Friday, October 6, 2006
Thirty-seven cents. Diana's fabulous writeup of her inaugural Commander's Palace meal from a couple of days ago has the restaurant and its food still swirling around my mind, and especially their divine garlic bread. Today Poppy posted another delicious anecdote about that fabulous garlic bread ...
One of the better-known aspects of Commander's Palace is that the wait staff constantly circulates with plates of thinly sliced, crisp, heavily buttered, lightly dill-sprinkled slices of garlic bread. I've long been particularly aware of this bread because when [my husband, Chef Chris DeBarr] first worked there, he was a pantry bitch (he soon graduated to hot apps) and had to spend hours every day preparing huge trays of the stuff. When we ate there back then, the cooks would make sure to send us big plates of extra garlic bread just to torment him. Sometimes they still do.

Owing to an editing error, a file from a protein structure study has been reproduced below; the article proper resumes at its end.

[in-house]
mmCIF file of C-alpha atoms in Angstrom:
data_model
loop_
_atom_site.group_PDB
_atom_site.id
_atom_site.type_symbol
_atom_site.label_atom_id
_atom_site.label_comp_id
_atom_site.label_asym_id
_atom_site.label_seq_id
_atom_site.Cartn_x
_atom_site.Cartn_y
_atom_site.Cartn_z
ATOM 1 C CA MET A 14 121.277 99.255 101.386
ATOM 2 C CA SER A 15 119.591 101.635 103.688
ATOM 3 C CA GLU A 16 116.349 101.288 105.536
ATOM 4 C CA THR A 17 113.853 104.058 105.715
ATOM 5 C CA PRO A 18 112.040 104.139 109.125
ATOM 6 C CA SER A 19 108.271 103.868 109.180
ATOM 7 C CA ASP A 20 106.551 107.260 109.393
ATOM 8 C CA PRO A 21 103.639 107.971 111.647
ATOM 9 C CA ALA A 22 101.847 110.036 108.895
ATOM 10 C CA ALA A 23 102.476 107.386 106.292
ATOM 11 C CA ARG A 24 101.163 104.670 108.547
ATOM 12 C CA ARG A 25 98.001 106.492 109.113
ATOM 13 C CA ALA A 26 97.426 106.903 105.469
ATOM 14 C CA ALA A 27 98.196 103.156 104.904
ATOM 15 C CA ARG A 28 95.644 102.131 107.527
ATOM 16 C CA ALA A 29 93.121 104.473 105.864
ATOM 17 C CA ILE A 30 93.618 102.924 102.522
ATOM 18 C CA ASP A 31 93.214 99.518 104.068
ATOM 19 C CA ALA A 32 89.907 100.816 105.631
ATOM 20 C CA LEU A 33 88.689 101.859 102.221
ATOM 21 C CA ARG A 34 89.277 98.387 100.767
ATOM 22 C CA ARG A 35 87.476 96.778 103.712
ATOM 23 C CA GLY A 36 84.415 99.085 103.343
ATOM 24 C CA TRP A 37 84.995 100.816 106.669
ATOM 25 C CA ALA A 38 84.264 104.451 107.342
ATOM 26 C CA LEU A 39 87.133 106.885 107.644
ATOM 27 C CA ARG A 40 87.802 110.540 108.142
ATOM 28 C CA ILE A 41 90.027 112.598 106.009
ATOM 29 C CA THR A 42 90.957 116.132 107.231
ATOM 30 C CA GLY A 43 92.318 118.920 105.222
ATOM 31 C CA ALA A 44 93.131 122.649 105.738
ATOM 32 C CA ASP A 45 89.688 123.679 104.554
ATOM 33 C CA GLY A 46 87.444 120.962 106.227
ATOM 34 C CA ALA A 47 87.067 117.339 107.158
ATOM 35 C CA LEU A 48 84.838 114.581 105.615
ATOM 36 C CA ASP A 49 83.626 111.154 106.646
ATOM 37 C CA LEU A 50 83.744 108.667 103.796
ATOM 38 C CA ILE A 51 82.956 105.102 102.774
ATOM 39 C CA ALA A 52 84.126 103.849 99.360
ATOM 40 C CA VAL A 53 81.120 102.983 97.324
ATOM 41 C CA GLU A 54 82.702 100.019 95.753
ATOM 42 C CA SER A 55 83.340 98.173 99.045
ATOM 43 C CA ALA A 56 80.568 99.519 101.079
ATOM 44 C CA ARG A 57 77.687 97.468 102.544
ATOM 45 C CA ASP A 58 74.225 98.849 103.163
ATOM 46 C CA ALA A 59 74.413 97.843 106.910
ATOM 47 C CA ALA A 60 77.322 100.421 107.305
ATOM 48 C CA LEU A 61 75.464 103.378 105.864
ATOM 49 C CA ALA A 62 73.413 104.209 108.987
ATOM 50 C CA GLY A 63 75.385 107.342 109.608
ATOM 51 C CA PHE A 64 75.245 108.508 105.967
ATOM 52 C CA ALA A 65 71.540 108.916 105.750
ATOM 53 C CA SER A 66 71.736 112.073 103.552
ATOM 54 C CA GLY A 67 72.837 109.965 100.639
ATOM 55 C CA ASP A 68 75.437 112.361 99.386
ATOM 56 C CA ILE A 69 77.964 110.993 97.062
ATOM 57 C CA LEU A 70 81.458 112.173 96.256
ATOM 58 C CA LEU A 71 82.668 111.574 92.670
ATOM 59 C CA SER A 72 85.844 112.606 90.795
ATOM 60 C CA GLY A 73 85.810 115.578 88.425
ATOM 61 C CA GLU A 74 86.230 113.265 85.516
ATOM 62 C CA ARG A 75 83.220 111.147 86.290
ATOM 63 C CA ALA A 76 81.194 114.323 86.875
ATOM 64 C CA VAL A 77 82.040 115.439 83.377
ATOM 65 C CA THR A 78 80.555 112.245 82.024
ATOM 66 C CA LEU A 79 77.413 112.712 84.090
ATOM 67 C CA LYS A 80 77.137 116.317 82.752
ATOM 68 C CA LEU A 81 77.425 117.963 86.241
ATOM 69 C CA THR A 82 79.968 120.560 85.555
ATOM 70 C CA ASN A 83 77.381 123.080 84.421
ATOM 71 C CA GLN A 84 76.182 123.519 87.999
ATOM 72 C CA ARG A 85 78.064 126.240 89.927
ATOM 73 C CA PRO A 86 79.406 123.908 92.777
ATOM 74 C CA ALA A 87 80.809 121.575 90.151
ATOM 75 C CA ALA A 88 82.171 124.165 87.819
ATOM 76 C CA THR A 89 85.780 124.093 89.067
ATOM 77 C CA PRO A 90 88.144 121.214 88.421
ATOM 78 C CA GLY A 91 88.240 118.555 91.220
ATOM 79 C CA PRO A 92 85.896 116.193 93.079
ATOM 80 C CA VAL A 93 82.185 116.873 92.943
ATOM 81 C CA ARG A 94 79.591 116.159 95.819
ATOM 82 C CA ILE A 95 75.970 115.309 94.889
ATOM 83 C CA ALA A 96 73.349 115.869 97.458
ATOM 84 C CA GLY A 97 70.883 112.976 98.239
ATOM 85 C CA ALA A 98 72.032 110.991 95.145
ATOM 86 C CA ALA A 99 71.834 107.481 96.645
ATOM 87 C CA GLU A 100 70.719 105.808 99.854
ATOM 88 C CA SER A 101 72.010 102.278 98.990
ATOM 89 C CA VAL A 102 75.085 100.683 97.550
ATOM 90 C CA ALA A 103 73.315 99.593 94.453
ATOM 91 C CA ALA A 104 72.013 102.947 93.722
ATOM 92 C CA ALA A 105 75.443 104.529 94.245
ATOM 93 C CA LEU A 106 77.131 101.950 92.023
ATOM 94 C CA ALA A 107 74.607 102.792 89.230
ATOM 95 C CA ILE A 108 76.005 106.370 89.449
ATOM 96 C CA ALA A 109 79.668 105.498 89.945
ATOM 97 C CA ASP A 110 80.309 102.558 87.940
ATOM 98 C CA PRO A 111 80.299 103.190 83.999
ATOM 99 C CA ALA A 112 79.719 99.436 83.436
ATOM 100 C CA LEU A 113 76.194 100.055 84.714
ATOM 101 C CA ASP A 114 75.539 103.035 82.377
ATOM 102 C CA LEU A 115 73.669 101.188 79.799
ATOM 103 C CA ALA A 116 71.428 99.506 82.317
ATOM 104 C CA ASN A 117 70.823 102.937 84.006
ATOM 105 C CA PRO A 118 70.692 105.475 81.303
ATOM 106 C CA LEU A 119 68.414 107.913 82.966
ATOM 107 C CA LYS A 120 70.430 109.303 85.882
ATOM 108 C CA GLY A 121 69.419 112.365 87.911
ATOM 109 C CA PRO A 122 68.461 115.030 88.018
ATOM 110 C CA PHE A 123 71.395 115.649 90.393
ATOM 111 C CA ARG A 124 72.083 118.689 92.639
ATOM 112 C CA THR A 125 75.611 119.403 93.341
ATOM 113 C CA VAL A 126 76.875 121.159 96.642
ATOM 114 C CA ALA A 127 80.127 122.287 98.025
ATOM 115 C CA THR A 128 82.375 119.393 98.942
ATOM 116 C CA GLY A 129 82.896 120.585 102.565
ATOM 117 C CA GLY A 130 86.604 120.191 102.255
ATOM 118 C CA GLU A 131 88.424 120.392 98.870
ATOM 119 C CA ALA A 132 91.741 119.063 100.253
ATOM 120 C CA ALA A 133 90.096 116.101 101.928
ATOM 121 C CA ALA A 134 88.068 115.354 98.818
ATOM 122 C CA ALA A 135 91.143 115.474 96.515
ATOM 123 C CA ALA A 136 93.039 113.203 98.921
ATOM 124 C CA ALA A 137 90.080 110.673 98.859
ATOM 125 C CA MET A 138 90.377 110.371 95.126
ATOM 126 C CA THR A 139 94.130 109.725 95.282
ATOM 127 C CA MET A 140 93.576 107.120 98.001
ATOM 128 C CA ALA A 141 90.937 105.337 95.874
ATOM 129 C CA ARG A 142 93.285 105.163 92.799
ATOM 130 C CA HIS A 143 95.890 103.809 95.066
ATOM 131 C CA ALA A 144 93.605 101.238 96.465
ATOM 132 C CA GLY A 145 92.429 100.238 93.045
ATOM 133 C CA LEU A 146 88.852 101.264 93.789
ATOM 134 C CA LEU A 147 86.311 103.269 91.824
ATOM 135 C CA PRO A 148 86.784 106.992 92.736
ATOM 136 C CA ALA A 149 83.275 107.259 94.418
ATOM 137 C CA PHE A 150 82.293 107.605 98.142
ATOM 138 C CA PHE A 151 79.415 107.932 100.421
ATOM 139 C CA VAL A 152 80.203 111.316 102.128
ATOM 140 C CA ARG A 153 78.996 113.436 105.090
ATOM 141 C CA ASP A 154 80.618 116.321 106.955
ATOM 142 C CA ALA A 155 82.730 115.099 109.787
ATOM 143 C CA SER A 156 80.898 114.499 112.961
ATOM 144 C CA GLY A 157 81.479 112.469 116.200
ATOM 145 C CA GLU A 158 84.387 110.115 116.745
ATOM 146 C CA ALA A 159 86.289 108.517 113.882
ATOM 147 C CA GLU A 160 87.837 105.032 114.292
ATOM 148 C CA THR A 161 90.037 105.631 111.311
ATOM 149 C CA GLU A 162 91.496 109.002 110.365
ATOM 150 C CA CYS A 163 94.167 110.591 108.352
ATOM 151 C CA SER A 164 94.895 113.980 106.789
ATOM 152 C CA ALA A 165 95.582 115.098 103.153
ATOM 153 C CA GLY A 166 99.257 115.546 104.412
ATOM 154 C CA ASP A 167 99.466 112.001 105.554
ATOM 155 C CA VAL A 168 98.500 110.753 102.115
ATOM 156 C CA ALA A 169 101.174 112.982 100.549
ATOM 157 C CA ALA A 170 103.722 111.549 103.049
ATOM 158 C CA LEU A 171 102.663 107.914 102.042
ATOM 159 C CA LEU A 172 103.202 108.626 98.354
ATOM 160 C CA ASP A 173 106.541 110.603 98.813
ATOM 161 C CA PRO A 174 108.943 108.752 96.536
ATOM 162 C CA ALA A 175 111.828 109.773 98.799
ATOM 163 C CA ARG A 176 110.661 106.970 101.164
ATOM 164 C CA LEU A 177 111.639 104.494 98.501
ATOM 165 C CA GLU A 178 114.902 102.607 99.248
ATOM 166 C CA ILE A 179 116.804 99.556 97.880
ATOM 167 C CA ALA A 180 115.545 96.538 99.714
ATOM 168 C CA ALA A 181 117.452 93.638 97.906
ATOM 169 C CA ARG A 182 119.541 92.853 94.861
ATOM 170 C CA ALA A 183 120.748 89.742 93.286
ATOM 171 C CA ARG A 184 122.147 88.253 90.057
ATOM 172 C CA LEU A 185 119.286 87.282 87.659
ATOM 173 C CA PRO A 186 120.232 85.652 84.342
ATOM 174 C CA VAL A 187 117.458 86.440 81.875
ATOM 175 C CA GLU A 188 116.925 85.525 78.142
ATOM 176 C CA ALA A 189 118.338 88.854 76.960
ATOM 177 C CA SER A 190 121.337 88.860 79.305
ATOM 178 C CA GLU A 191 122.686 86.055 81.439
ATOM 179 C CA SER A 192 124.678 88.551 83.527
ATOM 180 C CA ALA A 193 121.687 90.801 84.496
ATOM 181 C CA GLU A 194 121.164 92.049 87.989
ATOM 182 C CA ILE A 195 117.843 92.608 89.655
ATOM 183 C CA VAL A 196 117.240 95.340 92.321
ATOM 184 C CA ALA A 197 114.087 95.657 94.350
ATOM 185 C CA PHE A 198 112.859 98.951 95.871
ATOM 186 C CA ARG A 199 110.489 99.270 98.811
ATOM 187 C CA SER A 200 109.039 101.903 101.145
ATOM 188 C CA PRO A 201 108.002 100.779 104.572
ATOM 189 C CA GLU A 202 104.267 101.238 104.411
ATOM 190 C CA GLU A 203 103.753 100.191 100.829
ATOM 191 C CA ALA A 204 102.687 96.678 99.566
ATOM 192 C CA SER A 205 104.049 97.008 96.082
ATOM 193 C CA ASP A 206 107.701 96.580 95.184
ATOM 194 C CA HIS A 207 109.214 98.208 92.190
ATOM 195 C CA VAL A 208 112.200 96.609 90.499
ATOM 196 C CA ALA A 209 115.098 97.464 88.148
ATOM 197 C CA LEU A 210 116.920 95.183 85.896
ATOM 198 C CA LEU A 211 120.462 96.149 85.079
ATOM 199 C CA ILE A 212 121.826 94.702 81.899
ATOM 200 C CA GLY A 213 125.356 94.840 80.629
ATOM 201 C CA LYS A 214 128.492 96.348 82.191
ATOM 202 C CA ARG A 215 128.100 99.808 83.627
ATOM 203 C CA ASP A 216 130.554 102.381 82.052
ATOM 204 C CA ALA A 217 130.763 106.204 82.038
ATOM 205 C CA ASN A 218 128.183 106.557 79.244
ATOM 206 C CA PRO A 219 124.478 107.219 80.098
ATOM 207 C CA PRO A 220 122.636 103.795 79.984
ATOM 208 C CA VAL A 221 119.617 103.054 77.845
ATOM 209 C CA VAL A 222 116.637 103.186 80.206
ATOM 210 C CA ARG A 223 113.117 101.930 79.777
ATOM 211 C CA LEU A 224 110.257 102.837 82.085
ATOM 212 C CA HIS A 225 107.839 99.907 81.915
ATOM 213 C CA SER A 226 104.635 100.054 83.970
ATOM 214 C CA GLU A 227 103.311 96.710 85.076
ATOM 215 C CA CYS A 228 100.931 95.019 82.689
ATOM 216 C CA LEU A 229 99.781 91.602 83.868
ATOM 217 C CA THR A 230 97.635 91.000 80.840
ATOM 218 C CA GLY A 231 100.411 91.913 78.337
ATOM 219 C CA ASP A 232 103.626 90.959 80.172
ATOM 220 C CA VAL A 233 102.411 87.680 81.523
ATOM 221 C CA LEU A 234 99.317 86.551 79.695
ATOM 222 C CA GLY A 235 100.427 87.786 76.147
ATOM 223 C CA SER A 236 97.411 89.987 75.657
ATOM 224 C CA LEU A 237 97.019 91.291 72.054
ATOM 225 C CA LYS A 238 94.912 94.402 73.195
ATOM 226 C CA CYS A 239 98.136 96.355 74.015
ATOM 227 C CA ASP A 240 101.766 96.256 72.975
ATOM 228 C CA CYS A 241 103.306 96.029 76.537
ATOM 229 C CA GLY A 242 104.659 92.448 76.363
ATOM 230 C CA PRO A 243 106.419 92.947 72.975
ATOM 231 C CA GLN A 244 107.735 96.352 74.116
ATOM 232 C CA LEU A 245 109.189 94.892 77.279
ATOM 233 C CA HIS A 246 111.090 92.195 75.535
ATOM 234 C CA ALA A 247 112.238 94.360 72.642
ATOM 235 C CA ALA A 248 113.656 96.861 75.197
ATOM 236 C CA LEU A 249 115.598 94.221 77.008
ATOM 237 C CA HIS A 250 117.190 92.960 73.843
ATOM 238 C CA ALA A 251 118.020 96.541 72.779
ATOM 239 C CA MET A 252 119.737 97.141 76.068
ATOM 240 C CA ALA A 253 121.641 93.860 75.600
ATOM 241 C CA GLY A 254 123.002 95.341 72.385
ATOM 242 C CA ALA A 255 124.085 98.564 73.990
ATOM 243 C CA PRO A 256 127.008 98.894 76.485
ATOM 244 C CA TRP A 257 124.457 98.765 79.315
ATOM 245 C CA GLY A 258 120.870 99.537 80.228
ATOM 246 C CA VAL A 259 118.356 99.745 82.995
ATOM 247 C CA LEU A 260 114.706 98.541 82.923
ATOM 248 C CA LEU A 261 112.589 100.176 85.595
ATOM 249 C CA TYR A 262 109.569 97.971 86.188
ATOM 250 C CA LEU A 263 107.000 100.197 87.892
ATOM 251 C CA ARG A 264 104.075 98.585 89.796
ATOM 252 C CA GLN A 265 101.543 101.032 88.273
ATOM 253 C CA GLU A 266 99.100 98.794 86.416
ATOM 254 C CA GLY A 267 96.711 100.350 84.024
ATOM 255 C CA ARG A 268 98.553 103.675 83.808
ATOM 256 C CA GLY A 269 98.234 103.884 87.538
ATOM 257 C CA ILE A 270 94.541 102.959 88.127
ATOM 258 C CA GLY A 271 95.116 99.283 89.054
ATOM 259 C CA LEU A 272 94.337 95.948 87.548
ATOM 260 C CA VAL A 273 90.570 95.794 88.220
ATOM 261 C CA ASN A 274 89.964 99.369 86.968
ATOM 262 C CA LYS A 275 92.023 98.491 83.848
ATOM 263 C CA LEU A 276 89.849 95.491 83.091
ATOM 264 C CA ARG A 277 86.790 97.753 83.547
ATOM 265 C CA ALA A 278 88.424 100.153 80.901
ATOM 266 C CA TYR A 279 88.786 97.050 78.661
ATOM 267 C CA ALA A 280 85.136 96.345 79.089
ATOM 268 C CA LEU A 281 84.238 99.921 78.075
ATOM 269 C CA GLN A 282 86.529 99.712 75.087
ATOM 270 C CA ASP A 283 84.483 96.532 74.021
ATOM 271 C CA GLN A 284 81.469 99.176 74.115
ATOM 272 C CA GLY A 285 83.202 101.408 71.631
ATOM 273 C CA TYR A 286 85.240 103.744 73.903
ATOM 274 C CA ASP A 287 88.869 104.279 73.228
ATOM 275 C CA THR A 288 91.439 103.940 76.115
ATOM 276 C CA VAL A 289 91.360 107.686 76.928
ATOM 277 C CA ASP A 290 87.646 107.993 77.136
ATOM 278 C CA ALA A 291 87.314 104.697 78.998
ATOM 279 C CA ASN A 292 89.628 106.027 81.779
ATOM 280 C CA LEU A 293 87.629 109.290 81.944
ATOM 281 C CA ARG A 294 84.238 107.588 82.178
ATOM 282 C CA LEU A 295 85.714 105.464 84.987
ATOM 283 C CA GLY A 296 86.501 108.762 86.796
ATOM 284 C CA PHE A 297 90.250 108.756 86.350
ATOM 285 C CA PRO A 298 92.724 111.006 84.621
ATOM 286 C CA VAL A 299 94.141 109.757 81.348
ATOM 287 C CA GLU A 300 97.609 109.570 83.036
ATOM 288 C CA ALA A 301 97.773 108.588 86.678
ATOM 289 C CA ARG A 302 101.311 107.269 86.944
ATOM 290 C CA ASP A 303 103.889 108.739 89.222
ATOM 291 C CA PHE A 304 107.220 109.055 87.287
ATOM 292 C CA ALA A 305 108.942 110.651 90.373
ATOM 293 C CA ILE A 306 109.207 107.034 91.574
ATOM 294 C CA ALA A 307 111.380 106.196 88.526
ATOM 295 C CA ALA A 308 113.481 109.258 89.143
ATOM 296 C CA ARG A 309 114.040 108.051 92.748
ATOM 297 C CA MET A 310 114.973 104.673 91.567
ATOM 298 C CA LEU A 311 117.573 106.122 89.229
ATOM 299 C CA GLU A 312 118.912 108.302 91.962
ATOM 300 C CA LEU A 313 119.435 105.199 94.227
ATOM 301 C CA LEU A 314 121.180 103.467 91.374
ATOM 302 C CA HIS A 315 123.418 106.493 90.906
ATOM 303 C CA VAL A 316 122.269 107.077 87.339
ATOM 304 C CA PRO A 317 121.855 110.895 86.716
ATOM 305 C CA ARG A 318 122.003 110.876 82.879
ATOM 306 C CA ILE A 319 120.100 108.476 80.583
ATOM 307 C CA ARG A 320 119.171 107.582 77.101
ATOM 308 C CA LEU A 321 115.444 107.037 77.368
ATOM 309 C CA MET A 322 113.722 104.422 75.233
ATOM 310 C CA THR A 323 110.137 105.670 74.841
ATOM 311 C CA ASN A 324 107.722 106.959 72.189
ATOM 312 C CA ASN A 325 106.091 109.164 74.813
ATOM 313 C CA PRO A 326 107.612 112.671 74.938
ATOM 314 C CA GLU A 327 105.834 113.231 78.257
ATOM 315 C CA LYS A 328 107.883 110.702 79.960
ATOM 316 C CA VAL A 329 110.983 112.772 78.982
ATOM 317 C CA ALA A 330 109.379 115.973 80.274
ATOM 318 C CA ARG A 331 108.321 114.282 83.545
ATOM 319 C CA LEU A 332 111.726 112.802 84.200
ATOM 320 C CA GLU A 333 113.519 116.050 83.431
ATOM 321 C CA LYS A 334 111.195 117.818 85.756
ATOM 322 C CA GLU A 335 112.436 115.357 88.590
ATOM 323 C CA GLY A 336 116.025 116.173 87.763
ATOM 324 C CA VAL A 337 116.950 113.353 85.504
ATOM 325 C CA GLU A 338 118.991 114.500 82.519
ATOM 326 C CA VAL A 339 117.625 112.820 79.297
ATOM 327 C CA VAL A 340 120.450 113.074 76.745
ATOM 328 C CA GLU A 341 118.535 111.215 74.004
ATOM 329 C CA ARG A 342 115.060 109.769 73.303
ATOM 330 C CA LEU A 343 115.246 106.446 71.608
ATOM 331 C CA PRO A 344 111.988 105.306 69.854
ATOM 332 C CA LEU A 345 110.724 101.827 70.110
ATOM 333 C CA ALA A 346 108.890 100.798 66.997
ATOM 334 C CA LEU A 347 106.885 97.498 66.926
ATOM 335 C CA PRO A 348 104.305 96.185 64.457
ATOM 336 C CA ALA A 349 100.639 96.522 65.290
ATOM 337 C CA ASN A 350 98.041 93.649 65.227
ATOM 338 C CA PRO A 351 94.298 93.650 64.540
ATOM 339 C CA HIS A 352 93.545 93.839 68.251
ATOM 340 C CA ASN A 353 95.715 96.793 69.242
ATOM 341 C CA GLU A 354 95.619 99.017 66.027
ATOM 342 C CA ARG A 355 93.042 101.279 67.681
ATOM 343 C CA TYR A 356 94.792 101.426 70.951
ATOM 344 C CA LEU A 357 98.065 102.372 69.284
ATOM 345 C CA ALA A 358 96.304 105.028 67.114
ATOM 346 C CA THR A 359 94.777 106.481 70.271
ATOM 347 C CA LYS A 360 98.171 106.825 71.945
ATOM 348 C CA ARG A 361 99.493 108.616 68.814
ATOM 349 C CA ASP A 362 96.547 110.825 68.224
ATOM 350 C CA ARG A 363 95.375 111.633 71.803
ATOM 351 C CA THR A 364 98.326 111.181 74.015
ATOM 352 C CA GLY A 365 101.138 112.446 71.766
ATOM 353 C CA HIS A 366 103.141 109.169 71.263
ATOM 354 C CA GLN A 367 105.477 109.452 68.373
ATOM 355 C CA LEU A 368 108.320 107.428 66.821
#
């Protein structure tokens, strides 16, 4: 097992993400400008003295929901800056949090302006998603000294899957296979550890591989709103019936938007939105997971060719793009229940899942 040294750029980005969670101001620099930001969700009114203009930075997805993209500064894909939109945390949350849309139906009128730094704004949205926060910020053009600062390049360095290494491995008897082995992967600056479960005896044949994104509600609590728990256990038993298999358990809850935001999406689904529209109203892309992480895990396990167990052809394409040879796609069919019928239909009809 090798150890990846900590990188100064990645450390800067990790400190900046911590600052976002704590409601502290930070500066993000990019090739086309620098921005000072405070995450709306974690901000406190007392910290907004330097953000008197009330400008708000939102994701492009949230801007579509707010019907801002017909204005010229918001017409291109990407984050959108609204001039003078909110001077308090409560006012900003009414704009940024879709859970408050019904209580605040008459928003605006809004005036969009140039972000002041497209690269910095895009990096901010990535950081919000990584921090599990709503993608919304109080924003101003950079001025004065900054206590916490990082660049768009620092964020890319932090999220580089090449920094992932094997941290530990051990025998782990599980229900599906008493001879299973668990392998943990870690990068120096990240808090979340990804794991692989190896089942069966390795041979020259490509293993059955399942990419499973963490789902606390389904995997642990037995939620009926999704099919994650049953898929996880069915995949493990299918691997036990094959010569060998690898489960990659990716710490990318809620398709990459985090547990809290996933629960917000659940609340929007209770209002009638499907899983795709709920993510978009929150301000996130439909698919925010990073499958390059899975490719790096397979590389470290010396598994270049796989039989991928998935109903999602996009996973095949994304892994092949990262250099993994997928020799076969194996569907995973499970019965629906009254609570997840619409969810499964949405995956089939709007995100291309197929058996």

The other night our waitress told us that during the preparations for reopening, the kitchen had COSTED OUT THE PRICE OF EACH PIECE OF GARLIC BREAD. This was partly a measure to keep the wait staff and runners from snacking on it -- nobody wants them breathing garlic fumes on the customers anyway -- but I think it was also simply because the Brennans like to know where every penny of their money is going. I've seen Chris do some pretty heavy-duty costing out of ingredients and dishes before, but this leaves me in utter, jaw-dropping awe.
By the way, the garlic bread costs 37 cents a slice.